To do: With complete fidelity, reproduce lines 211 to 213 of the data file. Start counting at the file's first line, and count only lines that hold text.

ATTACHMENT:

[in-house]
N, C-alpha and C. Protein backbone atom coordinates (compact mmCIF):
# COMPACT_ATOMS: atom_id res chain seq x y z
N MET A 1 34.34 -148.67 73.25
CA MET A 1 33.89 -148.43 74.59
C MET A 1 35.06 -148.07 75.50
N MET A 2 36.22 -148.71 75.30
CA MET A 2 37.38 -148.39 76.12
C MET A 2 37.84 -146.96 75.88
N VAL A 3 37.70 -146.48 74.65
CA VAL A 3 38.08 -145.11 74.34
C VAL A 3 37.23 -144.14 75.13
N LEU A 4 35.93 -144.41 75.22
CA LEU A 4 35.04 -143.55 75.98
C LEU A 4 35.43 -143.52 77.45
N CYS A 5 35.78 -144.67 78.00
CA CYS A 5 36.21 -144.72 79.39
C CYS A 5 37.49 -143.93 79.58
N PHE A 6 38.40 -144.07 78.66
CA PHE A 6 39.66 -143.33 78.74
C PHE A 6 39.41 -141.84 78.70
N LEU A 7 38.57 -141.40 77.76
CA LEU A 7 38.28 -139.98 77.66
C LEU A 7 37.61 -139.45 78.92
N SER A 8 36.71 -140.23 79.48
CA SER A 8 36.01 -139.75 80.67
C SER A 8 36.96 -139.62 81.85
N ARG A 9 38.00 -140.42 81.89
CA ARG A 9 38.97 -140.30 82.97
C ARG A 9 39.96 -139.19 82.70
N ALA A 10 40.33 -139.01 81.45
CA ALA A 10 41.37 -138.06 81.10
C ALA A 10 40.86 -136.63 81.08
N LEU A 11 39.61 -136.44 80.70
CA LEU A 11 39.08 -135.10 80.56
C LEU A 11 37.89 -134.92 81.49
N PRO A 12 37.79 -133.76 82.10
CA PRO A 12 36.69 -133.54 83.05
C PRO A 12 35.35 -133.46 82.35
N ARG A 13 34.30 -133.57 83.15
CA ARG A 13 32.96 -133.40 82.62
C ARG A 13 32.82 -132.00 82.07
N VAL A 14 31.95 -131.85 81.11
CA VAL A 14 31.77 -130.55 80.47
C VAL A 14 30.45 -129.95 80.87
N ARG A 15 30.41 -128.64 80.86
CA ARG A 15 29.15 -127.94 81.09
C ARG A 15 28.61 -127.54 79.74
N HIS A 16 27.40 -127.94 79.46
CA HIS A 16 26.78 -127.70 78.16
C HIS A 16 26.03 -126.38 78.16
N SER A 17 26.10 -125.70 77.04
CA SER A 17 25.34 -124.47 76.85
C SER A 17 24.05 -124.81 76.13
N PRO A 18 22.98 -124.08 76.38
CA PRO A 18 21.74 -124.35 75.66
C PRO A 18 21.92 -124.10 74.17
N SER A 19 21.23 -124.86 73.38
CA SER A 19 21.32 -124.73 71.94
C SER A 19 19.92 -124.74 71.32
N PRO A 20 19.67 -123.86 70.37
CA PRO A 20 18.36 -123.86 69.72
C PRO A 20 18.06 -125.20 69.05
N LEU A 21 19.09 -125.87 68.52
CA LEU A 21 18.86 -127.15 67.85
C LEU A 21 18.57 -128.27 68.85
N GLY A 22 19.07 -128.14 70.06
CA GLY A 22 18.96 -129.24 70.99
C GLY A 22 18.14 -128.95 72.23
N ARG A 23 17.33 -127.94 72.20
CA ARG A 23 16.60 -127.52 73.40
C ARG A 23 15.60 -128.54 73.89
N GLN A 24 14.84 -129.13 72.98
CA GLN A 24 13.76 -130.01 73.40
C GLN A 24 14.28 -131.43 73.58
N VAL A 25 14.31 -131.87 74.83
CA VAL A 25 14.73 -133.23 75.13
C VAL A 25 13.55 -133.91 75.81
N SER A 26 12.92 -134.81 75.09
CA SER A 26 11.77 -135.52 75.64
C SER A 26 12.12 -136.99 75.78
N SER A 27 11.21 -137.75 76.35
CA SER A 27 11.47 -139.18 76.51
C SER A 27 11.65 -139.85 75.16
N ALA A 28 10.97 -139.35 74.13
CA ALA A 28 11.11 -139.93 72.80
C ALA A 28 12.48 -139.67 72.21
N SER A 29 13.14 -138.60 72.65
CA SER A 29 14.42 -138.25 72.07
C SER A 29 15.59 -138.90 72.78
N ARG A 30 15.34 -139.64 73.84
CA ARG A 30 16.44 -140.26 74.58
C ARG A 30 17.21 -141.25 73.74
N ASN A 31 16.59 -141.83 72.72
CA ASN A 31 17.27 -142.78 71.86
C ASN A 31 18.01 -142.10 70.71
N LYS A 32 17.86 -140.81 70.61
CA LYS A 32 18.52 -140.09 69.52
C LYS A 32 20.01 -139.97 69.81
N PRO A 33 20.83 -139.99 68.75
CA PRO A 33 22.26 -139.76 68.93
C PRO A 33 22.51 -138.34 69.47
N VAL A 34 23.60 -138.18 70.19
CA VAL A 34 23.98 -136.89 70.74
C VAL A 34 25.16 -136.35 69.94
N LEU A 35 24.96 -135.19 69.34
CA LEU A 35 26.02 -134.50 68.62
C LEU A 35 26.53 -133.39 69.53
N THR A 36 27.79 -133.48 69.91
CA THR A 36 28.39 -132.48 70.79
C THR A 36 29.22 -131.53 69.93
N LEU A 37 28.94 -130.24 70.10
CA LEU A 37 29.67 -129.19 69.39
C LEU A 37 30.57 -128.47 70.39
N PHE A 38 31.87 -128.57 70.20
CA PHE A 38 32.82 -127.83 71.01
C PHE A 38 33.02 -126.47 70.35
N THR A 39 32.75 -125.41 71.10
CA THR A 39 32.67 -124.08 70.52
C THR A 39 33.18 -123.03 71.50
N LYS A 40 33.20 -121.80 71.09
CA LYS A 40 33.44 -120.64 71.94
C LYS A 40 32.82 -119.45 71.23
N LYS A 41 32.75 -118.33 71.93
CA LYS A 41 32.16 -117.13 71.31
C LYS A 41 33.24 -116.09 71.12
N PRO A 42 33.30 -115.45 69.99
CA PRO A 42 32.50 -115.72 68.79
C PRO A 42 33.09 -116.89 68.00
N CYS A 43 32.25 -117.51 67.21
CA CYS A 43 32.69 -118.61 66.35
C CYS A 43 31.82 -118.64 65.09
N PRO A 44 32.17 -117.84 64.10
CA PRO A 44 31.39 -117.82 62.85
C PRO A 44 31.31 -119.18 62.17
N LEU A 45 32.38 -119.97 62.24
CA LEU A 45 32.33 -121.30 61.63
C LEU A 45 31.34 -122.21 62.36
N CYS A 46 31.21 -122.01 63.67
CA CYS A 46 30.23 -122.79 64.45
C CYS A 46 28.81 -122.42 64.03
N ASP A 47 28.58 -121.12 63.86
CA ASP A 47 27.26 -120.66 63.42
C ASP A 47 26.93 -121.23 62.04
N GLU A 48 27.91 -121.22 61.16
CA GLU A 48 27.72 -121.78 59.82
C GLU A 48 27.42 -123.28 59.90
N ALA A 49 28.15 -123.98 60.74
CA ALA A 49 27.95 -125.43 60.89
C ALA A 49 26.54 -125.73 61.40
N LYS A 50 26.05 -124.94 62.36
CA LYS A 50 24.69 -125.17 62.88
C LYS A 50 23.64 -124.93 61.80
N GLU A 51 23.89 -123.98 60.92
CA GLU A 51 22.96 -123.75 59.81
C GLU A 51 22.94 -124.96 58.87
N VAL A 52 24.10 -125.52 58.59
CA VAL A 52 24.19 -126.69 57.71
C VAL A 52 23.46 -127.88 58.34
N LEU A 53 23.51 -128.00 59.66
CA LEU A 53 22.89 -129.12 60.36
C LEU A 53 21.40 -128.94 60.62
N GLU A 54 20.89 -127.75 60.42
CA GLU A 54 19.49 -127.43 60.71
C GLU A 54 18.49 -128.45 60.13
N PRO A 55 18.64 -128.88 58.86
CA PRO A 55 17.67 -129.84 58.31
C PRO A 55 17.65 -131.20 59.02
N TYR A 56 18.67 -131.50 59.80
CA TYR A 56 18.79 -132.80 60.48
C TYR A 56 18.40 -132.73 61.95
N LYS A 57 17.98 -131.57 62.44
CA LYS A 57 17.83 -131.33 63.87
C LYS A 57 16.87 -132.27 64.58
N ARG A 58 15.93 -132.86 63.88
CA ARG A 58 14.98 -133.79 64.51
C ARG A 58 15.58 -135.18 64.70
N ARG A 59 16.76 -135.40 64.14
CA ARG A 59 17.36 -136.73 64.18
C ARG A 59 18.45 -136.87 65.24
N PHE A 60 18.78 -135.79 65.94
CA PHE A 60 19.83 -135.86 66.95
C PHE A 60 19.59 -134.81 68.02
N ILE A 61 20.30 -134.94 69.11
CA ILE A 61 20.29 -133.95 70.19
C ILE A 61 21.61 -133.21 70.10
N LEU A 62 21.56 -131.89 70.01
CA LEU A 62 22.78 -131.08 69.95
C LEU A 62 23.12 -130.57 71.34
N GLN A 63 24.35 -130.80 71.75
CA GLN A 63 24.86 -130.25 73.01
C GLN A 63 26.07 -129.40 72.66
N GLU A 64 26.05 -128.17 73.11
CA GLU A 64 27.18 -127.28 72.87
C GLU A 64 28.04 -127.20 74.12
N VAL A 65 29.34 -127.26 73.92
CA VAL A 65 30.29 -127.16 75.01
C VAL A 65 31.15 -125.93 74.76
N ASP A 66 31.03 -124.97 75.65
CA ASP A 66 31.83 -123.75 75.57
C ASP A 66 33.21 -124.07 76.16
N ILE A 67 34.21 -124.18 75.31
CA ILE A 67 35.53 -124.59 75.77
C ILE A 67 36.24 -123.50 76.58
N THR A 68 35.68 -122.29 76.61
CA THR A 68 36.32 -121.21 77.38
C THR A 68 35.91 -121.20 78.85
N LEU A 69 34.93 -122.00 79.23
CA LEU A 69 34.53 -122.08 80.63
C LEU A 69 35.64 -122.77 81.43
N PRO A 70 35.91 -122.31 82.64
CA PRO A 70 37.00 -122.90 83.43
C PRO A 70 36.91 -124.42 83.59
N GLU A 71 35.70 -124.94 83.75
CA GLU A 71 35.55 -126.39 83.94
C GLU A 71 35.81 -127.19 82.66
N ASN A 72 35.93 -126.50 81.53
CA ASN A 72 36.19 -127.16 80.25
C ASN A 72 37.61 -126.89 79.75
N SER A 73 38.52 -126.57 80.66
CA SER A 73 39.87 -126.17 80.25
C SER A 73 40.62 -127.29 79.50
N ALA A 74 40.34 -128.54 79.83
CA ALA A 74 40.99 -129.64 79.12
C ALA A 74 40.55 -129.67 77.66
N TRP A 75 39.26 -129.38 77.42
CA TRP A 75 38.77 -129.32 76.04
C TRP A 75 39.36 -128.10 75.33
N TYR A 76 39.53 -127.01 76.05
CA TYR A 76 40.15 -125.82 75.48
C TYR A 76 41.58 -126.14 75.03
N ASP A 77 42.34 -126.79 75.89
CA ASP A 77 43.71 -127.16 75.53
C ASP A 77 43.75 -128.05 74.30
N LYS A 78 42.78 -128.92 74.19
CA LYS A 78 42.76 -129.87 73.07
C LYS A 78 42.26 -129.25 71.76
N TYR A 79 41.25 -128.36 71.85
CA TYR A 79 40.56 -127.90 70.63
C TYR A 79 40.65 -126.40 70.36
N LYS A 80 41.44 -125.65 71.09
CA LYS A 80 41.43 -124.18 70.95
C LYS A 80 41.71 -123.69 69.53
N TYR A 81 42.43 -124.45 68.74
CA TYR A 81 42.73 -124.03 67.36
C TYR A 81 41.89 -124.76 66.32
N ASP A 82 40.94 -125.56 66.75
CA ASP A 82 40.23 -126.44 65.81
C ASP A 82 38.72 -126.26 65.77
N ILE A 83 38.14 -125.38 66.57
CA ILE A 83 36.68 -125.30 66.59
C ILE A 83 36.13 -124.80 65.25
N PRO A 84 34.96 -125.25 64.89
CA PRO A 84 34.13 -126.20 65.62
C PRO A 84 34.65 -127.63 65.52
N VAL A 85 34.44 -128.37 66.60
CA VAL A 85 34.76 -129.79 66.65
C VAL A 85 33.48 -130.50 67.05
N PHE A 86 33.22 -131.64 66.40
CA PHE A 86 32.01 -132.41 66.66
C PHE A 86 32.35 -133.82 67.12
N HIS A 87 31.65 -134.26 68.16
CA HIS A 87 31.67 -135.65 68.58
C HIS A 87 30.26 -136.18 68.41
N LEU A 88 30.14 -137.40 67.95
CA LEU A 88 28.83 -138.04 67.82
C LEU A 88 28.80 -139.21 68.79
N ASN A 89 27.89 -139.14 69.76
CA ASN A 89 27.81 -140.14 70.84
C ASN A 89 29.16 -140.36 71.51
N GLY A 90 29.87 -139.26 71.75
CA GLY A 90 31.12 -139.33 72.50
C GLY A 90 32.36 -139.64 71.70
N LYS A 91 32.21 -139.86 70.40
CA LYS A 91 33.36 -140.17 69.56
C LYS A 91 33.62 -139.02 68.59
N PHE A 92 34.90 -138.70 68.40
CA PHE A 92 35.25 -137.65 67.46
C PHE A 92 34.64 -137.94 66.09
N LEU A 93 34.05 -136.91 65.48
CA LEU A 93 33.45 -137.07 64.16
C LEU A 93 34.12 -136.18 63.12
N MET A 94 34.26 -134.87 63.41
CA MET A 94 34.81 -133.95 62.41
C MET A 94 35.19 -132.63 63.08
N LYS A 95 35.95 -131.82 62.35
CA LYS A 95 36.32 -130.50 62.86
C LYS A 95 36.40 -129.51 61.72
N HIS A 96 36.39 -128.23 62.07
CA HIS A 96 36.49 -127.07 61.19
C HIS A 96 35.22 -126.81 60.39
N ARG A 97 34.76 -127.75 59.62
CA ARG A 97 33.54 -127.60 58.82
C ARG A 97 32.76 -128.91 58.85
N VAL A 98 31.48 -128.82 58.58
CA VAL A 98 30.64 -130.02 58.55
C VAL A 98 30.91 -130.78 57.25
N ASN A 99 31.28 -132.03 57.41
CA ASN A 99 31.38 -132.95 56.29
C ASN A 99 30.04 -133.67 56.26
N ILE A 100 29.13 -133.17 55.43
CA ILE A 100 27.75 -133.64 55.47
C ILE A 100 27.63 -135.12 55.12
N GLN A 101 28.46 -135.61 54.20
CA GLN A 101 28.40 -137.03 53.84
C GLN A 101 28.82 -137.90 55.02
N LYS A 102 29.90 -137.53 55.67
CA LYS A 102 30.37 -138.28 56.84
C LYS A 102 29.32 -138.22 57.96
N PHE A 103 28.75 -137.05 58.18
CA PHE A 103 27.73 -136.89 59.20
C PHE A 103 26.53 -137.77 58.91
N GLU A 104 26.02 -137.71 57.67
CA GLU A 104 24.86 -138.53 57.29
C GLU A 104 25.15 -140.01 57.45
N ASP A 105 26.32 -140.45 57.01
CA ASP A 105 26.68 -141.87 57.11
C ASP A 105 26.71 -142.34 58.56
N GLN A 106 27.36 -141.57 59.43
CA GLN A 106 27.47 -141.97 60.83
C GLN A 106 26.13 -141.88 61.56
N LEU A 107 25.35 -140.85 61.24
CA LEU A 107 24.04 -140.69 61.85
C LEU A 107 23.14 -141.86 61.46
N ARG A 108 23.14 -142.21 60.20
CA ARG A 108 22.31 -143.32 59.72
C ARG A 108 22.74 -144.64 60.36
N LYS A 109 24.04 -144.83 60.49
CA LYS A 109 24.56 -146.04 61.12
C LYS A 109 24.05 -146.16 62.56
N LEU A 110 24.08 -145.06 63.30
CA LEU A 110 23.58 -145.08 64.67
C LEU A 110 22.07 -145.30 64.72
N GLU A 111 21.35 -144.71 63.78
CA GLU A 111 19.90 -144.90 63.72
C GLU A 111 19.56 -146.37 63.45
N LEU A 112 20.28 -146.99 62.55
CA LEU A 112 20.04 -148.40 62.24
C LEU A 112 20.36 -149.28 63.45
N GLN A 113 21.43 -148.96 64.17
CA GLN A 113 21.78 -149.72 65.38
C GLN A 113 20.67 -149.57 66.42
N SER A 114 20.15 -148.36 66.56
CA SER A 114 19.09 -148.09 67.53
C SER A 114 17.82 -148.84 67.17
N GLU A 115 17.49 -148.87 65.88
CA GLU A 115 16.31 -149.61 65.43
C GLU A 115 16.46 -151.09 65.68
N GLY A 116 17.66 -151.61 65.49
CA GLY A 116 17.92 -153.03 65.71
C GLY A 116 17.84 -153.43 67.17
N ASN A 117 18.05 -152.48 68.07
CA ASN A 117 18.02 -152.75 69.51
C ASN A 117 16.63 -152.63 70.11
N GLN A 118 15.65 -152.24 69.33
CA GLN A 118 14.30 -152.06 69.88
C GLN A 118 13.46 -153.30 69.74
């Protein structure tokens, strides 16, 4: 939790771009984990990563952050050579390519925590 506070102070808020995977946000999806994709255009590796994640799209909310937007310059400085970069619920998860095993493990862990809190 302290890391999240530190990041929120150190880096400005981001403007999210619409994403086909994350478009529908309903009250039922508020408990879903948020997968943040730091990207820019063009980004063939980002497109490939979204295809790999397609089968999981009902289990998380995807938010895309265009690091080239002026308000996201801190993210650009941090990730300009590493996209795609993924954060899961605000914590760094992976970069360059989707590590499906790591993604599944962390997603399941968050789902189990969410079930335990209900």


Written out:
N PRO A 70 35.91 -122.31 82.64
CA PRO A 70 37.00 -122.90 83.43
C PRO A 70 36.91 -124.42 83.59